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Fifth session of Working group 4 – Justice, freedom and security on topic: Following the way of money: Strengthening the mechanisms for financial investigation

The Fifth Session of WG 4 was titled “Following the way of money: Strengthening the mechanisms for financial investigation”. The Session took place in Tetovo, at the South East European University, on June 7, 2019. The Session was attended by about 30 participants from the Ministry of Interior, judges, prosecutors, university professors, NGO activists, journalists and interested citizens.

Opening the debate, the co-chair of WG 4, State Secretary in the Ministry of Interior, Magdalena Nestorovska, explained that this Session, alike all previous Sessions, identifies a topic that is of absolute priority in the road of the Country towards an EU membership. The Progress Report of the European Commission acknowledged the results achieved in the reform of the security structures. The report also noted the need to build on the operational capacities for financial investigations, such as the establishment of a special unit for this type of investigation.

The Session was greeted by the Rector of the South East European University, Academician Abdylmenaf Bexheti who spoke of the importance of the inclusiveness of the European integration process. In that sense, universities are suitable places and have the capacity to contribute to this strategic commitment. The corpus related to stability and security is an important element for economic development, which, if not provided, can lead to the exodus of the young population, an increasing phenomenon which is particularly worrying for our Country.

The Minister for Interior Affairs, Oliver Spasovski first reminded that the decisive and indiscriminate fight against organised crime and corruption is a priority of all democratic countries. Therefore, it is the focus of activities undertaken for prevention and fight against all forms of organised crime. Yet, to achieve this strategic objective, it does not suffice to effectively detect and prosecute perpetrators. It is equally important to effectively deprive the criminal from their criminally obtained property, as this gain is usually the most common motive and the criminals’ main driving force. In the past years, the need for conducting financial investigations has been recognised, along with investigations into organised crime and, accordingly, the need for building an efficient system that will provide concrete results. For that purpose, there are already organisational units in the Ministry, which, among other things, are also responsible for financial investigations. The Minister gave the example of the case of smuggling migrants from Macedonia and Albania to the USA and Canada. The Police detained nine individuals, and a financial investigation was conducted, which resulted in the freezing of 24 bank accounts of three legal entities and 53 bank accounts of four individuals.

All analysis confirms that for more efficient results, it is necessary to separate and have specialised units. This need arises from the complexity of the activities which themselves require appropriate expertise. There is also a need to develop a multidisciplinary, but also coordinated approach in the conduct of financial investigations, by strengthening the capacities not only of the Ministry of Interior Affairs, but also of the Public Prosecutor’s Office, the Customs Administration and the Financial Police. These goals are implemented in the Strategy for “Strengthening National Capacities for Financial Investigation and Property Confiscation” and its Action Plan. The Ministry has initiated some activities for the implementation of the Strategy, by amending the acts of the relevant State bodies for the creation of specialised units for conducting financial investigation.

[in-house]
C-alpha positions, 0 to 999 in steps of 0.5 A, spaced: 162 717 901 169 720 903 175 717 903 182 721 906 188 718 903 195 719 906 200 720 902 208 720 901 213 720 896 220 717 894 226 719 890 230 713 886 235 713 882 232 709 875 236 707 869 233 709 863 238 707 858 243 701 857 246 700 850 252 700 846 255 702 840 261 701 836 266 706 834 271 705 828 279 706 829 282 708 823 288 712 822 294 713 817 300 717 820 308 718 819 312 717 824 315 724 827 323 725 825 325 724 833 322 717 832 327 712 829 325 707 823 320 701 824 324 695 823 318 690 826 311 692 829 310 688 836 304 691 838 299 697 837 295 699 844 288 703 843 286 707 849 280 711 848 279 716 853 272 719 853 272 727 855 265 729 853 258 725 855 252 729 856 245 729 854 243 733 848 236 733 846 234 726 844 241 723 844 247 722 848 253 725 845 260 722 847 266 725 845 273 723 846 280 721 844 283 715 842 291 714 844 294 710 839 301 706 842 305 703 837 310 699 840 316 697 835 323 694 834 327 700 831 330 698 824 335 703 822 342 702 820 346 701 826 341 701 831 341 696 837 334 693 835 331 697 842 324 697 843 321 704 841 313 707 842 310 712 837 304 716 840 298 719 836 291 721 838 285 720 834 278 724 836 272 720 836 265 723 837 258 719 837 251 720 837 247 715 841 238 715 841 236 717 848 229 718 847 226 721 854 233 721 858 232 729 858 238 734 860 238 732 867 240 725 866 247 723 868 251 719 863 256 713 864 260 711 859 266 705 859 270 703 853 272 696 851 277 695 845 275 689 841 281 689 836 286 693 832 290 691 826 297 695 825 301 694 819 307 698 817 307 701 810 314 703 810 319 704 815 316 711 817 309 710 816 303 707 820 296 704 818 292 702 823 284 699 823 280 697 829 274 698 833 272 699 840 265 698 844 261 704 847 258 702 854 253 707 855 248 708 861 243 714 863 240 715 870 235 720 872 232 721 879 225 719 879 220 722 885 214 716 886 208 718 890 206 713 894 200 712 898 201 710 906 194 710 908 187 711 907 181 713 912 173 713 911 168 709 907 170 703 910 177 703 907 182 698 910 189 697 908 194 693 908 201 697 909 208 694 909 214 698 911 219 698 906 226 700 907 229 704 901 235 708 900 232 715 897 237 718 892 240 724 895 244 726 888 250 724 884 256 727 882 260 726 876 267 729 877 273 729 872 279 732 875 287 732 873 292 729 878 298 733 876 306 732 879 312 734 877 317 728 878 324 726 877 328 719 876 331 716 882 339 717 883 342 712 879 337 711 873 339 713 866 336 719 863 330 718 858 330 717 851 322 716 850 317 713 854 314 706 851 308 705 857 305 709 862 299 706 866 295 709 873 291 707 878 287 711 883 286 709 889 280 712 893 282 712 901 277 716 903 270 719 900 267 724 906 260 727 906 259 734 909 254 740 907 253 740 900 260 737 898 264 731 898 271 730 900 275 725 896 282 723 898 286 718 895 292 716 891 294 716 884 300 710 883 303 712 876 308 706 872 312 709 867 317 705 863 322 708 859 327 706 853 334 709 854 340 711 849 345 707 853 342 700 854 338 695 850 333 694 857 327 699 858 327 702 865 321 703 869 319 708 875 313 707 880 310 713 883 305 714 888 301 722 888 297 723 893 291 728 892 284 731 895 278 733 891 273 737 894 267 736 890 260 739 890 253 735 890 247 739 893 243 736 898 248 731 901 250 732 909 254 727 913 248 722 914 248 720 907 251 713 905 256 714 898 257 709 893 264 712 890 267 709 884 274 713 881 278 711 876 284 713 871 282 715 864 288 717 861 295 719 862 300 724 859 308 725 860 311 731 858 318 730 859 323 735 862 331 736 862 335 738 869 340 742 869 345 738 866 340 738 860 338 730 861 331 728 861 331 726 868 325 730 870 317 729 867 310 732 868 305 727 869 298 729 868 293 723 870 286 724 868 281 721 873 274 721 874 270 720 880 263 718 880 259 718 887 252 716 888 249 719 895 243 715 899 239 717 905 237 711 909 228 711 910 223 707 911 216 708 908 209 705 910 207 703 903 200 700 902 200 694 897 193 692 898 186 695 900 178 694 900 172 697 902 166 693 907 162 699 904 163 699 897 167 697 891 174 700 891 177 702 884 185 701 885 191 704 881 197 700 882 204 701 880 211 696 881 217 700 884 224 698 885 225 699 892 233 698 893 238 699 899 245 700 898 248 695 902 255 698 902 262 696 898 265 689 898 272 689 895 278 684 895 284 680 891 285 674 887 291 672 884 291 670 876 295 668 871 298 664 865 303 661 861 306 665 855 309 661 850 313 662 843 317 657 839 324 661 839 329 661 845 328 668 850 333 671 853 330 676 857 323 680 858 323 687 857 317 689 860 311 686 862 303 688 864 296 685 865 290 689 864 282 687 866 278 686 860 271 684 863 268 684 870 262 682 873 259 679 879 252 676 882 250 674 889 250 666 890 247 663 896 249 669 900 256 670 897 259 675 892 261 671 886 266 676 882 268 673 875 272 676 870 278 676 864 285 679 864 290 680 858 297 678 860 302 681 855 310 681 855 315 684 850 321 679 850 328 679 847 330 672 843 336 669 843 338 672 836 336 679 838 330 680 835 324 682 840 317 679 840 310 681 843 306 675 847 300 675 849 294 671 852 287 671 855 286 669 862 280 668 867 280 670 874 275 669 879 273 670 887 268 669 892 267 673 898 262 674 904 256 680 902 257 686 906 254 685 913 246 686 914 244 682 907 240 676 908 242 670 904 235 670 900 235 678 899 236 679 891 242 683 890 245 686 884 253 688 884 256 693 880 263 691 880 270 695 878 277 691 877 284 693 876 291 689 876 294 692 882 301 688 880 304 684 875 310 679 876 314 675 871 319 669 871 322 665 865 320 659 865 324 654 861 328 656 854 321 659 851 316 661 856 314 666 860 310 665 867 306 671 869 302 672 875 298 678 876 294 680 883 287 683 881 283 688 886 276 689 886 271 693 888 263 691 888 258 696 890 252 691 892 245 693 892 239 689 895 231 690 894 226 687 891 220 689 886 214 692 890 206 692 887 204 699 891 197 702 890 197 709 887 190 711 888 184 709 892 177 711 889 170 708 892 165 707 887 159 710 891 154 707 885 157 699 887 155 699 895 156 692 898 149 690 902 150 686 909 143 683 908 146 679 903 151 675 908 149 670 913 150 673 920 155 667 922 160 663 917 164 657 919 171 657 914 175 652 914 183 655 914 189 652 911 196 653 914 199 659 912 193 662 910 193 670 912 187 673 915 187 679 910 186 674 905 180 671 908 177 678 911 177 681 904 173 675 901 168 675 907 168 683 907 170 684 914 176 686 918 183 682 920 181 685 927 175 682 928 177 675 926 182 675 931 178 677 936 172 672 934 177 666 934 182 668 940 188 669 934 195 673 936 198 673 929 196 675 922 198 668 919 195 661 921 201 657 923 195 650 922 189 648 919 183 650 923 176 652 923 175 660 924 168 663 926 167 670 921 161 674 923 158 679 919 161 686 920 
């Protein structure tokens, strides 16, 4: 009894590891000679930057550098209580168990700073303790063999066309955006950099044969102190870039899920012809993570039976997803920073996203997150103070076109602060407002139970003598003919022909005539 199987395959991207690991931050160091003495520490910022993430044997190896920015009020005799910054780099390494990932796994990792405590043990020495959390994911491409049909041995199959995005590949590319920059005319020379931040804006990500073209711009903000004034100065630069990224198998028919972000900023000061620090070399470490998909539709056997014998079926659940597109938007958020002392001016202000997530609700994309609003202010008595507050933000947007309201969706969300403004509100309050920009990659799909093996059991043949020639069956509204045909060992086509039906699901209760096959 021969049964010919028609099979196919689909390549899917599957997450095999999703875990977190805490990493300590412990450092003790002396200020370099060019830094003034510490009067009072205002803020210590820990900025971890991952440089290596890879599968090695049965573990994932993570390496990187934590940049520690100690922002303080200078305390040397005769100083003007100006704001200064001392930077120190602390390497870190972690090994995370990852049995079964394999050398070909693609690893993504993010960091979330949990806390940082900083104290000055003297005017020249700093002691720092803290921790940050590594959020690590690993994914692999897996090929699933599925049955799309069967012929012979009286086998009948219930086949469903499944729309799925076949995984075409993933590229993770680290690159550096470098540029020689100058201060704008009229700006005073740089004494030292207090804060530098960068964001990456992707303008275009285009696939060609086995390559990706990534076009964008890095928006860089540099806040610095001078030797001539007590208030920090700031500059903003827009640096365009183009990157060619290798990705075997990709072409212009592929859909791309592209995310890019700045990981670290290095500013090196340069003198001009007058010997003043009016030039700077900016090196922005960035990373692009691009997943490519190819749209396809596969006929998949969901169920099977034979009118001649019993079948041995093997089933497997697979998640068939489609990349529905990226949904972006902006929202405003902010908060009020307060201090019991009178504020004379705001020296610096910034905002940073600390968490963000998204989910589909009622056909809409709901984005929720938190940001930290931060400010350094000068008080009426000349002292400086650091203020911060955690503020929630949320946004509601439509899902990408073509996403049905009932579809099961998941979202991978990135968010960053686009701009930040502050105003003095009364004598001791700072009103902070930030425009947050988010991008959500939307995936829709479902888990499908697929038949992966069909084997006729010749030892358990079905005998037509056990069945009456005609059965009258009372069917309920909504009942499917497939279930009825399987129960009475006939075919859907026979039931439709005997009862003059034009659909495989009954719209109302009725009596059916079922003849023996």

Professor Blerim Reka began his address by underlining the importance of implementing the required standards of NATO and the EU. The Progress Report of the European Commission of 29 May 2019, is generally positive, but it should not be forgotten that it also contains a number of critical remarks, especially with regard to Chapters 23 and 24. In that sense, the confiscation of criminally gained property should be a strategic priority in the national fight against organised crime, terrorism and high-level corruption. At the moment the tools for freezing, managing and confiscating criminally gained funds and property lack efficiency. Which is why it is essential to focus on increasing the capacities and the methods for fighting financial crimes

The Co-Chair of the WG4 Ms Nestorovska, added that this was precisely why this topic was chosen for the fifth Session. Further, she added that the implementation of the challenges of Chapter 24 in the past have long been delayed due to a lack of political will.

Professor of the Faculty of Security Trpe Stojanovski, spoke about the importance of the international instruments for the efficient prosecution of financial crime. He stressed that North Macedonia has ratified all international Conventions in the field of organised crime, the fight against money laundering and financing of terrorism and the fight against corruption. The Country participates in the work of all interlocutors international organisations and institutions aimed at enhancing international co-operation in the fight against crime. It is also involved in self-assessment and assessment procedure designed to further align national legal systems with international standards, and to develop specific mechanisms for the exchange of information and cooperation. These activities unambiguously show the determination and political readiness to harmonise the national legislation with international documents. However, it is important to remember that while the EC Report indicate progress, it also underlines the Country’s inability to prove, prosecute and judge criminal offences of financial crime, including effectively confiscating criminally gained funds and property.